Sikorsky Aircraft Corporation, founded by Russian-American Igor Sikorsky in 1923, has been working on fielding the CH-53K King Stallion for the Marines to "serve as its critical land and sea based logistics coordinators," according to the company, which was acquired by Lockheed Martin in 2015. The Marines plan to buy 200 King Stallions.
And if that doesn't wet your whistle, in the comments section on YouTube, one Russian poster referred viewers to a Russian Mi-26 heavy-lifter toting a Tupolev Tu-134 airliner, which weighs approximately 61,000 pounds.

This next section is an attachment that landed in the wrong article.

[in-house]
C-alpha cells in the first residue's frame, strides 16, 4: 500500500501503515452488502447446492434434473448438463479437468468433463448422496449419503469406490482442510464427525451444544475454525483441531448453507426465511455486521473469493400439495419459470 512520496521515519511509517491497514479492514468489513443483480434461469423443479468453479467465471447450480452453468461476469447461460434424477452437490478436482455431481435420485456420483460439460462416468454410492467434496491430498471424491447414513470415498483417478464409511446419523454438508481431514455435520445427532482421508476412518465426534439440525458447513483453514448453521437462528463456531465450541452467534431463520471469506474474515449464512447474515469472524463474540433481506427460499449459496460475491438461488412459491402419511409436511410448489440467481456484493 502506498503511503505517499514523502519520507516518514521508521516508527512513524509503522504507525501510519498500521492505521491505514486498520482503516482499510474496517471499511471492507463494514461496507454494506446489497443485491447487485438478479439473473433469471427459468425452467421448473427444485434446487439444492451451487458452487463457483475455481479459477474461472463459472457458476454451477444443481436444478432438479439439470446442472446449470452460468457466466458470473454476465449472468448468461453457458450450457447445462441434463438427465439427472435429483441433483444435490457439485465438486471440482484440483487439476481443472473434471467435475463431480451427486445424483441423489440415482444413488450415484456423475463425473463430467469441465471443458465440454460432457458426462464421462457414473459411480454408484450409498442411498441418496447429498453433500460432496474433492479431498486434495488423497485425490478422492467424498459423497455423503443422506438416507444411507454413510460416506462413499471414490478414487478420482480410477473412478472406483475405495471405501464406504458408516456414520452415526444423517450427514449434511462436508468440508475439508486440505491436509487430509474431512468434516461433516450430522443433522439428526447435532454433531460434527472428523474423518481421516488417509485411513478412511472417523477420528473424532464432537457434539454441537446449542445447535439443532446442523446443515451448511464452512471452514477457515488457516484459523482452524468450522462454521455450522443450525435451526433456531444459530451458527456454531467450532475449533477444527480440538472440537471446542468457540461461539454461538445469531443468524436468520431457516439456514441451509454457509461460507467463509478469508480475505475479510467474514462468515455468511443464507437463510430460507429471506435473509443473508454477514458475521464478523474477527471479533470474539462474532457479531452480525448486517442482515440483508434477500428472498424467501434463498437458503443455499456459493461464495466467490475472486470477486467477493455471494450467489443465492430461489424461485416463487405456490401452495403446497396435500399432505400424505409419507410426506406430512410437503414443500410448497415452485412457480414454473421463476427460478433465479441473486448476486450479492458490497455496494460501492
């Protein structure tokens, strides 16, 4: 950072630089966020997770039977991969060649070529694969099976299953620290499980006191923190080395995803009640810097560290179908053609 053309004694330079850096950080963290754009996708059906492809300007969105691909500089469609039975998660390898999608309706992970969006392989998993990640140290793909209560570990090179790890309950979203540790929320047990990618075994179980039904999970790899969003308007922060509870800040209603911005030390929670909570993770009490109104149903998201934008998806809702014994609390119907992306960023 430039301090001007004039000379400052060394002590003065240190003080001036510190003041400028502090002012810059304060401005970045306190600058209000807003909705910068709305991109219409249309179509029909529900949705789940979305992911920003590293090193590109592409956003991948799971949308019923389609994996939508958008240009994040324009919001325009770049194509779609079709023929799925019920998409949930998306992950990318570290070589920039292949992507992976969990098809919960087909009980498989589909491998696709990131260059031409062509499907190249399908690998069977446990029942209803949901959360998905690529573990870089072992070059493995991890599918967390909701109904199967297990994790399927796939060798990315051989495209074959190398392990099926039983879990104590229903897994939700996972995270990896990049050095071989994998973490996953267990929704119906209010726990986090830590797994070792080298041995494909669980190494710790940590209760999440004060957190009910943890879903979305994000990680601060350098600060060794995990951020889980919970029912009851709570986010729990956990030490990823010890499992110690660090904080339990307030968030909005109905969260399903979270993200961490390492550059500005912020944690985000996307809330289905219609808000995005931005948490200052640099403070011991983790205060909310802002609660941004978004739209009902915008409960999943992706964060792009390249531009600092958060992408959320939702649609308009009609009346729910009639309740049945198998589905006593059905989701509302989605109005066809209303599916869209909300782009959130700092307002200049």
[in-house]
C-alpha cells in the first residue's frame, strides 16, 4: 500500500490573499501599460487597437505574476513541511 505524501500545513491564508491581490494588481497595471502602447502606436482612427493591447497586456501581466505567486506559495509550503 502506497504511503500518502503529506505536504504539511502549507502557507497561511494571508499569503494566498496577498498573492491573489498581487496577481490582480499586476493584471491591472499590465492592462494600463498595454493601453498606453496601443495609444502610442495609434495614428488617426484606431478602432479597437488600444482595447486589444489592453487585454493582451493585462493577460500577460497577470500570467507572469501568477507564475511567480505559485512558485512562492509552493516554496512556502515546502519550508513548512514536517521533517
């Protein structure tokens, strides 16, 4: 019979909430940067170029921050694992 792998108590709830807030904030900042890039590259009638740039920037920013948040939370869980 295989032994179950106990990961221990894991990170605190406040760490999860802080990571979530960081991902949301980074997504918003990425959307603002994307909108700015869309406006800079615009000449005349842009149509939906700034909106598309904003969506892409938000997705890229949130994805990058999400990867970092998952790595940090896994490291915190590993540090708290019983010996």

Similar to the other US military programs like the USS Gerald Ford aircraft carrier and stealthy F-35 Lightning II joint strike fighter, the King Stallion program has ballooned well beyond its projected costs.
Rep. Nikki Tsongas (D-MA), the highest-ranking Democrat on the House Armed Services Tactical Air and Land Forces Subcommittee, asserted last April that the flyaway cost for each King Stallion ballooned from $87 million to $122 million which, "multiplied by 200, is a heck of a lot of money."